Wednesday, 23 July 2014
Last updated 1 hour ago
Mar 1 2010 | 3:49am ET
Appaloosa Management is none too happy with the plans to foreclose on two giant Manhattan apartment complexes, and is demanding a say in the proceedings.
The $12 billion Short Hills, N.J.-based hedge fund last week asked a federal court for permission to intervene in the matter of Stuyvesant Town and Peter Cooper Village. The hedge fund, which owns bonds backed by about one-quarter of the $3 billion in mortgages on the sprawling complexes, said the management company acted “irrationally and imprudently” in pushing for foreclosure, and accused CW Capital Management of having “irreconcilable conflicts of interest.”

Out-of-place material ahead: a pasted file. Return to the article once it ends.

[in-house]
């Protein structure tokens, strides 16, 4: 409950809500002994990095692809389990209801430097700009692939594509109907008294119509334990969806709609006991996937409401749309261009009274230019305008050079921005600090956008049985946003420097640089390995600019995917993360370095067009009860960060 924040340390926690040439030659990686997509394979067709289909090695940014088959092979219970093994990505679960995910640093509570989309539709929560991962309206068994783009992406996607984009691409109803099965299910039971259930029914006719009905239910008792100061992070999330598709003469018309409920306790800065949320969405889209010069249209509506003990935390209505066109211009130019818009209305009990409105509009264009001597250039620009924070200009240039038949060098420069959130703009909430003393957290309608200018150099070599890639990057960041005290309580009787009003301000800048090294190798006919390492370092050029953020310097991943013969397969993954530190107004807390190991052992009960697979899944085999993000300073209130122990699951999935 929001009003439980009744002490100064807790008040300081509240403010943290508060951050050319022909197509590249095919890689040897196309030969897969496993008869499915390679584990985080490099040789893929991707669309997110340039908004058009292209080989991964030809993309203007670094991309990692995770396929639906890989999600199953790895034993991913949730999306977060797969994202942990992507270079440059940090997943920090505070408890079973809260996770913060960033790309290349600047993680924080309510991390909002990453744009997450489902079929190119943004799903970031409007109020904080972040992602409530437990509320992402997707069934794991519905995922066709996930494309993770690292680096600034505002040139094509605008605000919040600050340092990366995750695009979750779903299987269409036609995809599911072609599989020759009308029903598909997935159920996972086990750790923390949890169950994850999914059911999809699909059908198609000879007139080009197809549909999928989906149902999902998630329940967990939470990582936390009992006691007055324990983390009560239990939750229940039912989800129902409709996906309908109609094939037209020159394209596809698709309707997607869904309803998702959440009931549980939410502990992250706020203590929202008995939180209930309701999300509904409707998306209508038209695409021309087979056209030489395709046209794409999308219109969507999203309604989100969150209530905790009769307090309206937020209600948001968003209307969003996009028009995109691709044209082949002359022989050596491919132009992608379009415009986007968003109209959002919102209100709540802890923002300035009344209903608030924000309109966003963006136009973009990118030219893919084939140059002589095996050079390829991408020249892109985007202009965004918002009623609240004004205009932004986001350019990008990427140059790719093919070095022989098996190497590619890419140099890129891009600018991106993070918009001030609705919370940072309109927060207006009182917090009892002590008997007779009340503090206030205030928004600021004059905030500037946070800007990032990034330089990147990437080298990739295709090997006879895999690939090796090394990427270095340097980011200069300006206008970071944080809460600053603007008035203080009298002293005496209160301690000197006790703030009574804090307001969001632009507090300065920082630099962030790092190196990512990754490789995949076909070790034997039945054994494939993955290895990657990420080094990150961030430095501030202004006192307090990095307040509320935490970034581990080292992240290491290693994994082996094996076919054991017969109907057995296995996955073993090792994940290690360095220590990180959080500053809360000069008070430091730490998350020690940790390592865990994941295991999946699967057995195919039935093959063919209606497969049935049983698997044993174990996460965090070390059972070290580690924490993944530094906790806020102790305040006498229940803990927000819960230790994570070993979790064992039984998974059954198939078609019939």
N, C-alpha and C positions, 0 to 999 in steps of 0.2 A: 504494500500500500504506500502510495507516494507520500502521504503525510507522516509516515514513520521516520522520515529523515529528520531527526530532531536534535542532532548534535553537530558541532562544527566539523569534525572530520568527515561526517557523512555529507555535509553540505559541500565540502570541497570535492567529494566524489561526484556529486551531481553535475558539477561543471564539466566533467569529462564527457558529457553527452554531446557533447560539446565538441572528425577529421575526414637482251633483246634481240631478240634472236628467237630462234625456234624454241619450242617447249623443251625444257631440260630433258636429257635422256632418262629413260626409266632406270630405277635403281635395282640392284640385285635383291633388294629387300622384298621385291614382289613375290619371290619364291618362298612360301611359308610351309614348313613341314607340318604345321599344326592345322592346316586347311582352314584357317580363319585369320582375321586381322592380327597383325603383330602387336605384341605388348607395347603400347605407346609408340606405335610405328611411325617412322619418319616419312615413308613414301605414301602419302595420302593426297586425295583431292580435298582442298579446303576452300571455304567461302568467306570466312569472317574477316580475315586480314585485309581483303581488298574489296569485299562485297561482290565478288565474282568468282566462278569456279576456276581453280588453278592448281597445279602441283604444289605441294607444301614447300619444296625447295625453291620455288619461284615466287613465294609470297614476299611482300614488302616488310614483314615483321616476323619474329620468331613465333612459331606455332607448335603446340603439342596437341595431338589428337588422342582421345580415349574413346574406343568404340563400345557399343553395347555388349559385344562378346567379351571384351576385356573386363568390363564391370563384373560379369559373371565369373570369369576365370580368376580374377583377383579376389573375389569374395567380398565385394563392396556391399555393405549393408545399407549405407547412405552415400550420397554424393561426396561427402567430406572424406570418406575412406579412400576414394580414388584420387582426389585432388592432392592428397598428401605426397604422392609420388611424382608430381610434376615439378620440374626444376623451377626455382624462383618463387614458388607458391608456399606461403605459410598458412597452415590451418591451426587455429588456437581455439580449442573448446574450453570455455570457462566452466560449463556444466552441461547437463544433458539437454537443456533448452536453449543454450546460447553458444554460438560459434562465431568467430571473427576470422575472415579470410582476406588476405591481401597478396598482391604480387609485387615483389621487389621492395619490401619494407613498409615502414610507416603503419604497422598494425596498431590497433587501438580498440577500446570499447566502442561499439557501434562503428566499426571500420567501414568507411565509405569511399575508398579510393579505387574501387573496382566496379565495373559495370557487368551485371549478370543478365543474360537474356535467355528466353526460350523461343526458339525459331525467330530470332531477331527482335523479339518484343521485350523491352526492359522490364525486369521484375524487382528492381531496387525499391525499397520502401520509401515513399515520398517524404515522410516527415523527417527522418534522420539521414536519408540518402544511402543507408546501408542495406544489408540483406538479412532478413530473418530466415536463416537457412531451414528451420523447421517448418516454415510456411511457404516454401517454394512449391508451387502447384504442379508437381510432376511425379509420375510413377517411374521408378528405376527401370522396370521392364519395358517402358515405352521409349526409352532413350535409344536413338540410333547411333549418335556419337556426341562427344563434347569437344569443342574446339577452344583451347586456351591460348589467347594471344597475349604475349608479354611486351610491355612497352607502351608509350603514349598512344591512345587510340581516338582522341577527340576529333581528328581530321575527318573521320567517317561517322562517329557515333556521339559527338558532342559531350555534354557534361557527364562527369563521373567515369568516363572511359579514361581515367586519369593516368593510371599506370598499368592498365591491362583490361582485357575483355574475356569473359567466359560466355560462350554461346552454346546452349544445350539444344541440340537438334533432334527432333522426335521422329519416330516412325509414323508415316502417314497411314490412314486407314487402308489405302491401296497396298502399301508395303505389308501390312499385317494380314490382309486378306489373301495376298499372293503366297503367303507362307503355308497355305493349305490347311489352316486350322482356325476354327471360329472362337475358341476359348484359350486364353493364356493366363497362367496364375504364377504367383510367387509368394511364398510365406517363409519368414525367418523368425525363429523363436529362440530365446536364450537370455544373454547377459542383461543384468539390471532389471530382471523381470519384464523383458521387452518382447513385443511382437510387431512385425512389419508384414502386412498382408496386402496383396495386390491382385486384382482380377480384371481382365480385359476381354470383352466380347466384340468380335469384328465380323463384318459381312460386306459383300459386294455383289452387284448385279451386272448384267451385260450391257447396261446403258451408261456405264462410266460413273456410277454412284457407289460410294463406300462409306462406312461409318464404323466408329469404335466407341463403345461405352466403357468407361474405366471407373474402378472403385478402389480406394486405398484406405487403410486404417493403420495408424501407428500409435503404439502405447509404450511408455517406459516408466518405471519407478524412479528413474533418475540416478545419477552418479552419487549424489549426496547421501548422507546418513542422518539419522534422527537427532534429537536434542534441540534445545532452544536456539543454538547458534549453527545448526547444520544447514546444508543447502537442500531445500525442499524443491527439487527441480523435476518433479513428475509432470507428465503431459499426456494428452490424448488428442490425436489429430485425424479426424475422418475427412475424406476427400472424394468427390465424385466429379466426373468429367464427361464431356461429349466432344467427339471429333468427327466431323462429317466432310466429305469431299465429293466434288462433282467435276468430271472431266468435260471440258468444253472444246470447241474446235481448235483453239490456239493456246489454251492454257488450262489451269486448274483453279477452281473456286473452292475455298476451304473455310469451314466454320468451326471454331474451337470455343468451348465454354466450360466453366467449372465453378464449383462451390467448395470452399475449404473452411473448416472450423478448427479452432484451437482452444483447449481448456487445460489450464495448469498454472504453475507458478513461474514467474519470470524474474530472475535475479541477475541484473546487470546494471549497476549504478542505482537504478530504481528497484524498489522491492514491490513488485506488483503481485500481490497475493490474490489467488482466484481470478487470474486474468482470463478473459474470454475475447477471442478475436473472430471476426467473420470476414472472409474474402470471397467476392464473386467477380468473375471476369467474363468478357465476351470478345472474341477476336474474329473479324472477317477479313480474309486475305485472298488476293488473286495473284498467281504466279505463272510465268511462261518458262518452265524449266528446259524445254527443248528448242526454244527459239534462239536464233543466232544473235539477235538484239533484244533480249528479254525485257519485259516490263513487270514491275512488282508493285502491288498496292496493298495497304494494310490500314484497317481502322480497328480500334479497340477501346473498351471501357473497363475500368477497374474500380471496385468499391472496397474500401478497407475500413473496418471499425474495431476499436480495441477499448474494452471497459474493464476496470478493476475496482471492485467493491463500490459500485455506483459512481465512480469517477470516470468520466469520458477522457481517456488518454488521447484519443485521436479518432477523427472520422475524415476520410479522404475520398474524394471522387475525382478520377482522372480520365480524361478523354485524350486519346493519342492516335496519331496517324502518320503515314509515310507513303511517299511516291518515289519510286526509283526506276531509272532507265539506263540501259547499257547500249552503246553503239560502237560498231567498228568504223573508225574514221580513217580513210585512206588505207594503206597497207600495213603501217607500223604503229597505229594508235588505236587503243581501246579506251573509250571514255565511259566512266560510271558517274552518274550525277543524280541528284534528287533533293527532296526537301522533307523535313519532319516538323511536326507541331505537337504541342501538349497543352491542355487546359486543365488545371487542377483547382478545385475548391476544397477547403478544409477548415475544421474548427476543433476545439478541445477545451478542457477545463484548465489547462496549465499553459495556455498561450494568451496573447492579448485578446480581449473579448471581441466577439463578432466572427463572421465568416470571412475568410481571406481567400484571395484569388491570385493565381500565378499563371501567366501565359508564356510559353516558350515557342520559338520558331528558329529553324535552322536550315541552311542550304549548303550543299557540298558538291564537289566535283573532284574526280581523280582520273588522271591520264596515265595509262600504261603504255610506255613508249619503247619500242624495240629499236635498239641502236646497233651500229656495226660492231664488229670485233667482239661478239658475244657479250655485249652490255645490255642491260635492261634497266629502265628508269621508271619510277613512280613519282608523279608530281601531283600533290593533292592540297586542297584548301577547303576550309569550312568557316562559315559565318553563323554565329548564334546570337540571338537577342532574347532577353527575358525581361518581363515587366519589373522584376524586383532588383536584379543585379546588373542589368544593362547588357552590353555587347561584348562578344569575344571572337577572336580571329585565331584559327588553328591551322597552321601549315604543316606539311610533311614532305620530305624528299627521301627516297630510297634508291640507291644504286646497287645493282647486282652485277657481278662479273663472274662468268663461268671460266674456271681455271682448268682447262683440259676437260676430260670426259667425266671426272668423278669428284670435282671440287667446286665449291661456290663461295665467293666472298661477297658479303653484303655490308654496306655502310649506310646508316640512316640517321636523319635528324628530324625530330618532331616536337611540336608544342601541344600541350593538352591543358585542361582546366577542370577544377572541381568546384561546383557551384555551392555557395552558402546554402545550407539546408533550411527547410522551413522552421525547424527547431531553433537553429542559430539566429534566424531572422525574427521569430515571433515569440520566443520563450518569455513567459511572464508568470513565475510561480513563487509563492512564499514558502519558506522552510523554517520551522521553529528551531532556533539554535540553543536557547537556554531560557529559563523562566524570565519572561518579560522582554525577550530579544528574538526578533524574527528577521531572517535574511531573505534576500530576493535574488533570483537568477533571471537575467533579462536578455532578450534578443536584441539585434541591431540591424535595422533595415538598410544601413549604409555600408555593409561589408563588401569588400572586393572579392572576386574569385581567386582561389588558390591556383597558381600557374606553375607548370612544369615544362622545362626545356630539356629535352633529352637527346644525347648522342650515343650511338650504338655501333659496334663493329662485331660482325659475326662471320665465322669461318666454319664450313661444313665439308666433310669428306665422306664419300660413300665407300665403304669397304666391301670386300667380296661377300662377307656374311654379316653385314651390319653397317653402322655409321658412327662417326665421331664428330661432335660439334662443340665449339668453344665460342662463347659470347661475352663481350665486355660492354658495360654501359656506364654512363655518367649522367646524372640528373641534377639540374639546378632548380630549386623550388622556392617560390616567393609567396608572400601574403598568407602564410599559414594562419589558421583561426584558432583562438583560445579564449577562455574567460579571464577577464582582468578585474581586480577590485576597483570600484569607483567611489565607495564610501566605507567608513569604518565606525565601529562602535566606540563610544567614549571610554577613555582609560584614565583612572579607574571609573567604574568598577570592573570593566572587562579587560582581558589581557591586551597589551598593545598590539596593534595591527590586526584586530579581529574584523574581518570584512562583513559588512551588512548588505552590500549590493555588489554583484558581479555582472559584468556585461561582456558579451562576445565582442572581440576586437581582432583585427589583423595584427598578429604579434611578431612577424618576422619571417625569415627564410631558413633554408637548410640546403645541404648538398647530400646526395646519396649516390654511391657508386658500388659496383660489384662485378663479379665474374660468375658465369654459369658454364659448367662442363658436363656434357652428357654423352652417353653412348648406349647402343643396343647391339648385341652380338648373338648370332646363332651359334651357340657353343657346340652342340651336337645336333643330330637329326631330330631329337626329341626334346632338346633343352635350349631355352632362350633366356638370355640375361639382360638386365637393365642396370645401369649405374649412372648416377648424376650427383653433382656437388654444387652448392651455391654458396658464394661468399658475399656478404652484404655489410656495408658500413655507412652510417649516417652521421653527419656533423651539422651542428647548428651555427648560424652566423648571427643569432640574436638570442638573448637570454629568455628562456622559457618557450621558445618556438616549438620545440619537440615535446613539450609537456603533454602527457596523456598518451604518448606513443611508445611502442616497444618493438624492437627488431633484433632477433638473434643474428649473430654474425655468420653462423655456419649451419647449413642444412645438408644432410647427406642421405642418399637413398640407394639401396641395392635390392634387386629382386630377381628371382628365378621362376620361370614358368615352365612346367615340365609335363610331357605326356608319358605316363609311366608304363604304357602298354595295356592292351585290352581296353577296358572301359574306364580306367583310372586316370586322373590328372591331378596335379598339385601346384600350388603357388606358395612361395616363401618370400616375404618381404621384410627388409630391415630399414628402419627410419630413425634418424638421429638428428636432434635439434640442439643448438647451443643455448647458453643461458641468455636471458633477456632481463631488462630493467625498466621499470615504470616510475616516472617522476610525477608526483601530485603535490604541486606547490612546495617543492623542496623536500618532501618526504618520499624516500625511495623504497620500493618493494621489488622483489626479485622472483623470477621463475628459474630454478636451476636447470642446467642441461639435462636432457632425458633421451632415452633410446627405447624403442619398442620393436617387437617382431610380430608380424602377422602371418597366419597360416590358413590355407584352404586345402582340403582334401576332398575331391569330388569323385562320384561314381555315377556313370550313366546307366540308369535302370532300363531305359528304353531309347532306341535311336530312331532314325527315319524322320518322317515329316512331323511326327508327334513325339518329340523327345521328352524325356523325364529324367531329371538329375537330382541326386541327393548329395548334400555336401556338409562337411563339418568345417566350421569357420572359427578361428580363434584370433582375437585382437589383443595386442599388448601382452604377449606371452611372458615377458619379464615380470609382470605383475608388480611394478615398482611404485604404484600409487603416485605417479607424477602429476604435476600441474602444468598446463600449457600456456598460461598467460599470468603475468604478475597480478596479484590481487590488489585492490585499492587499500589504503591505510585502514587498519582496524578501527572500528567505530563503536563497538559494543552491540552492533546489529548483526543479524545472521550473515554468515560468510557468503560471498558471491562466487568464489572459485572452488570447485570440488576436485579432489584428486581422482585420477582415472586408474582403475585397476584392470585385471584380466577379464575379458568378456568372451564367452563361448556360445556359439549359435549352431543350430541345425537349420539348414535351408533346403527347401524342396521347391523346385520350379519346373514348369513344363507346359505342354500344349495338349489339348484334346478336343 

According to Appaloosa, CW should have pushed for bankruptcy for the joint-venture—between real estate giant Tishman Speyer Properties and BlackRock Realty—that paid $5.4 billion for Stuy Town and Peter Cooper Village in 2006. The route they chose instead, foreclosure, could force bondholders to pay transfer taxes—which amount to $100 million—twice.
What’s more, CW has a conflict as both the servicer of the mortgages and a major debtholder.
Stuy Town and Peter Cooper Village—model middle-income housing developments along the East River—are home to more than 25,000 people and cover some 25 city blocks.
Jul 8 2014 | 10:48am ET
The surge in derivatives regulation is among the most complex challenges facing the financial services industry today. Northern Trust’s Joshua Satten recently spoke with FINalternatives to share insights into the challenges presented by new regulation and explore how the industry is responding. Read more…